A Zorai Wedding

Today our social reporter concludes our series on Homin weddings by interviewing Nuani Lei, the chief flower girl at a wedding that took place in Zora last week.

“Hello there, Nuani, and thank you for sparing the time to talk to me”

“Heh, that’s no problem, while I am doing this I don’t have to be doing my homework!”

“Er right, perhaps you could start by explaining some of the background behind the traditional Zorai Wedding?”

“Sure thing!

For us Zoraïs, though marriage is set apart from Kami enlightenment and that religious stuff, the older folks like it ‘cos it keeps things stable. It’s also supposed to help us understand the opposite sex better, but I don’t see how anyone who has met my brother can believe that’s possible! Anyway, understanding of any sort is good, and helps us all on the Kamic path, I guess. The bride and groom have to be engaged for ages – at least three seasons, and they are meant to look after each other during that time, the groom doing all the work for a season, then the bride, then both taking mutual responsibility.

If it all goes horribly wrong they can get divorced, but it’s very expensive and people still don’t really approve of it.”

“Is there a formal day for the wedding? “

“Yep, The date of the wedding ceremony is then fixed and normally falls on the Quinteth. Weddings may not be celebrated on the Holeth, the day of Ma-Duk, nor during Remembrance Week – this is considered extreme bad luck”

“And the ceremony?”

"Well, the wedding is conducted by an experienced and respected Homin, typically a magician who knows the Prime Roots and has traveled widely. When they arrive, the guests have to show the official invitation at the entrance of the sanctuary.

The bride and groom spend weeks crafting little tokens to send out as invites. Anything will do as long as its traditionally Zorai-crafted. However once the boring stuff is over, anyone in town is welcome to the party! Of course, Zoraïs are not materialistic like some folks, but gifts are always welcome when you’ve got a home to set up.

Our weddings are not especially religious, so it’s up to the couple how they want the ceremony really. They can be held it anywhere, from the guild hall to the Kami sanctuary. The one I was at last week was held at the castle in Zora, a very nice location for the party after. The bride and groom make each others rings which we wear on the index finger because we are told this is the one that links to your soul. Life giving rings are a nice gesture, to indicate the long life of the marriage.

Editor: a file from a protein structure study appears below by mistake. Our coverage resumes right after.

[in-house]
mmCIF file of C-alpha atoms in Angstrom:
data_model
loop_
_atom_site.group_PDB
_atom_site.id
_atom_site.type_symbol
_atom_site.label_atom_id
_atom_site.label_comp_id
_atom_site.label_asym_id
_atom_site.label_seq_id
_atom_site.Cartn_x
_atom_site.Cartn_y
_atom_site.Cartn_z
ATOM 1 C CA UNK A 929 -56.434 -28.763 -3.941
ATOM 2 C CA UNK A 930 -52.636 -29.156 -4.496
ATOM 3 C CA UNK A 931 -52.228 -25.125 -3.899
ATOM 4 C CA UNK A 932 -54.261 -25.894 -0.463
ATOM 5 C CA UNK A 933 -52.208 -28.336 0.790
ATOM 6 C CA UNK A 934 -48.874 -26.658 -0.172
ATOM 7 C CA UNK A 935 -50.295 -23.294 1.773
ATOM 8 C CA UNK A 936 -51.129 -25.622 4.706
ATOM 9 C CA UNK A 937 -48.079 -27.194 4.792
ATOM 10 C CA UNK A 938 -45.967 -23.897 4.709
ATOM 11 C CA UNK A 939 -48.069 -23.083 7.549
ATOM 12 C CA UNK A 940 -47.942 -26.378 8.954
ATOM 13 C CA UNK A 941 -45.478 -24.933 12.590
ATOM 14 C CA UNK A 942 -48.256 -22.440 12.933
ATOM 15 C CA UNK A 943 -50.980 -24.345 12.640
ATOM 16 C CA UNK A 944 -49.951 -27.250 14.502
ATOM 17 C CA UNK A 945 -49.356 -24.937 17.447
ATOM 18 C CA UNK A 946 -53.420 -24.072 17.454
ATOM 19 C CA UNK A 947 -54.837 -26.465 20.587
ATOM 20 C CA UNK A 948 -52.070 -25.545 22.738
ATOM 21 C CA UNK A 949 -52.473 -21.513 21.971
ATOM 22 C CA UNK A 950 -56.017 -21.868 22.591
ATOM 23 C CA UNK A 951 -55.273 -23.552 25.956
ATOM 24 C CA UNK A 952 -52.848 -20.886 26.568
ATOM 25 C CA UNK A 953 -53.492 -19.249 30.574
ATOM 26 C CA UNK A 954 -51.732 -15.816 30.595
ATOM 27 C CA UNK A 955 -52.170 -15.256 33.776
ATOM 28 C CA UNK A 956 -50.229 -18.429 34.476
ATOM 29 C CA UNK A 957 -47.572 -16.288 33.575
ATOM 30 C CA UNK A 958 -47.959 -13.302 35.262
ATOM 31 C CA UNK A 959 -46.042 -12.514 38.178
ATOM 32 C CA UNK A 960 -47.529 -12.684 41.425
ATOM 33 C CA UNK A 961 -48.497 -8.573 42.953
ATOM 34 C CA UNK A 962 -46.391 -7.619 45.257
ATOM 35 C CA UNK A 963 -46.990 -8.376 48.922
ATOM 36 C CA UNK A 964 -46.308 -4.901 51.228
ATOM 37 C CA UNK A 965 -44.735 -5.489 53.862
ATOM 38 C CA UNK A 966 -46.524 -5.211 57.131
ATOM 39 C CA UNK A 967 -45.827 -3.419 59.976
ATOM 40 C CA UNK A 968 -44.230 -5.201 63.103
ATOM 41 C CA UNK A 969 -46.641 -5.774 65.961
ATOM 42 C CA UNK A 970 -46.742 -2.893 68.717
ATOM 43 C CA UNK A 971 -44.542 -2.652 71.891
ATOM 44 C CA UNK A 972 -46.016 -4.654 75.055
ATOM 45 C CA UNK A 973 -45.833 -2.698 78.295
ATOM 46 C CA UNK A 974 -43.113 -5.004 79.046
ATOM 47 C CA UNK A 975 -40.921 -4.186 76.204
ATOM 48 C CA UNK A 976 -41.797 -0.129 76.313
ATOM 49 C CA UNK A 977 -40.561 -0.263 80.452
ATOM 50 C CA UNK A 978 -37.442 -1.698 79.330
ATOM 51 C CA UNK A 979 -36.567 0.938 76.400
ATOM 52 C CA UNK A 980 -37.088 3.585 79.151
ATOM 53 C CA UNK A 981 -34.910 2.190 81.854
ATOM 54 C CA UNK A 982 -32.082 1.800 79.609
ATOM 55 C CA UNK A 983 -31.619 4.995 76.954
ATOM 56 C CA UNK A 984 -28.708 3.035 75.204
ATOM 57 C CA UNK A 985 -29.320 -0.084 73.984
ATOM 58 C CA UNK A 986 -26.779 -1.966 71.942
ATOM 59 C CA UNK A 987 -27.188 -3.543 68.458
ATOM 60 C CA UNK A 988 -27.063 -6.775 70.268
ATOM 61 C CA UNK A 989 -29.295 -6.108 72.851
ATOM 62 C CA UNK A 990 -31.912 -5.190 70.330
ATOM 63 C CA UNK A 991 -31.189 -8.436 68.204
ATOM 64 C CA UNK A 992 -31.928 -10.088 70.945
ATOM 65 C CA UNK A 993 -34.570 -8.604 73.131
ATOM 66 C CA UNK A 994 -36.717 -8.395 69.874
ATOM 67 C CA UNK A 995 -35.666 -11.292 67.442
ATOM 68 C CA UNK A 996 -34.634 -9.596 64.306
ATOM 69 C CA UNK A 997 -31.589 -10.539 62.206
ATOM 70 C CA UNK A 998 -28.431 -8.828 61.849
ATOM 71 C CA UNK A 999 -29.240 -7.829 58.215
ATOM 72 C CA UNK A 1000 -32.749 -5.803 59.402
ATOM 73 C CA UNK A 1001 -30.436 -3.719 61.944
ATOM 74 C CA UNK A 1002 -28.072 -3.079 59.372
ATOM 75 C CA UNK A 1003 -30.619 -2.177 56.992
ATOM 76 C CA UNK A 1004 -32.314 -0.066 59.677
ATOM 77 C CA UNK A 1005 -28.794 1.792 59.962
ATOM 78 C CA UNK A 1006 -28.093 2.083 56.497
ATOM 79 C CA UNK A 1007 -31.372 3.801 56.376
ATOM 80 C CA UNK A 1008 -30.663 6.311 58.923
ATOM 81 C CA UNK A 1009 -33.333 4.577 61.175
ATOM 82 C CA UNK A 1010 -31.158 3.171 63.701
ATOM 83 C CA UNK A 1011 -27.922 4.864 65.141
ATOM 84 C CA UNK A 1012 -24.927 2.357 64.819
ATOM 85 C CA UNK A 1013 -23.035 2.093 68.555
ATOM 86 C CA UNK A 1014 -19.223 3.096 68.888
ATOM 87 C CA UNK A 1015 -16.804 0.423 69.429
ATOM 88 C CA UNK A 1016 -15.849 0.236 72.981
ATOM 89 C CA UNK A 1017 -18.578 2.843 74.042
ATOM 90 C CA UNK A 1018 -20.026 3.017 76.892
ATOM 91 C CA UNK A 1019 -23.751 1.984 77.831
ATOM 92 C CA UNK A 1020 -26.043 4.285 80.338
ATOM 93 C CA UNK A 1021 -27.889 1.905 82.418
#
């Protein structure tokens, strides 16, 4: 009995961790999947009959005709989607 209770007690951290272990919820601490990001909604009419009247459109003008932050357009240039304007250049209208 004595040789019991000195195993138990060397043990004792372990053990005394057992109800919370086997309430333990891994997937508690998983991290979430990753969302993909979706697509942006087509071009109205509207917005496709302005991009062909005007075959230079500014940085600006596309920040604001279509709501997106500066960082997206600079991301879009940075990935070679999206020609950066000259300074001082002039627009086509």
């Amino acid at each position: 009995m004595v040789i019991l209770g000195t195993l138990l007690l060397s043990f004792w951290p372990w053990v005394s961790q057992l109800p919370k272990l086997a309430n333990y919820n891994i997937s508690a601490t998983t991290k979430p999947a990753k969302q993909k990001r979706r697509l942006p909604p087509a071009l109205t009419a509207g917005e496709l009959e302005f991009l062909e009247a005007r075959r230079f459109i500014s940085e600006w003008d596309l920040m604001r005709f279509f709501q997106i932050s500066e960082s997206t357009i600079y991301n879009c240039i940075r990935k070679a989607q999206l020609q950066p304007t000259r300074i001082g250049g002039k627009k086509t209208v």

Someone always brings along a foraging tool too, this is supposed to symbolize Atys itself, and well, you know, fertility. They usually have a bit of fun with these later; we put one in the honeymoon bed!

Other items people bring are rare prime roots materials bought by the witnesses to show the diversity of life and how we rely on Atys, and the bride makes the groom a set of purple Zorai clothes, I’m not sure if this is supposed to show who wears the trousers!”

“On the subject of dress, what is the code for attire?”

"Oohh well, dress is always colourful of course, no one wears black. We all wear our best jewelry and put new tattoos on our masks too. Traditionally, the bride wears an elaborate hairstyle for the occasion, and a purple dress. The groom starts out wearing only a loin cloth at the beginning but the bride hands him the purple clothes she’s made to show that they are now a sharing couple. In return he offers her the foraging tool.

All the guests sit in a circle around the Homin in charge, and we flower girls scatter petals on the ground all around. The groom arrives first on his mek wearing only basic clothes or a loin cloth. His friends and relations draw him into the centre of the circle where his bride who is usually a few minutes later arriving joins him. Then they have the ceremony bit; oh and at the end they bathe each other in the light of Ma-duk - that bit always makes me cry – then it’s time to party!

Usually some friend will compose a new song or dance to perform at the party, often as the guests offer their congratulations to the couple. They start the dancing, and the festivities usually go on all night!”

“Nuani, thank you for your insights into Zorai wedding lore.”

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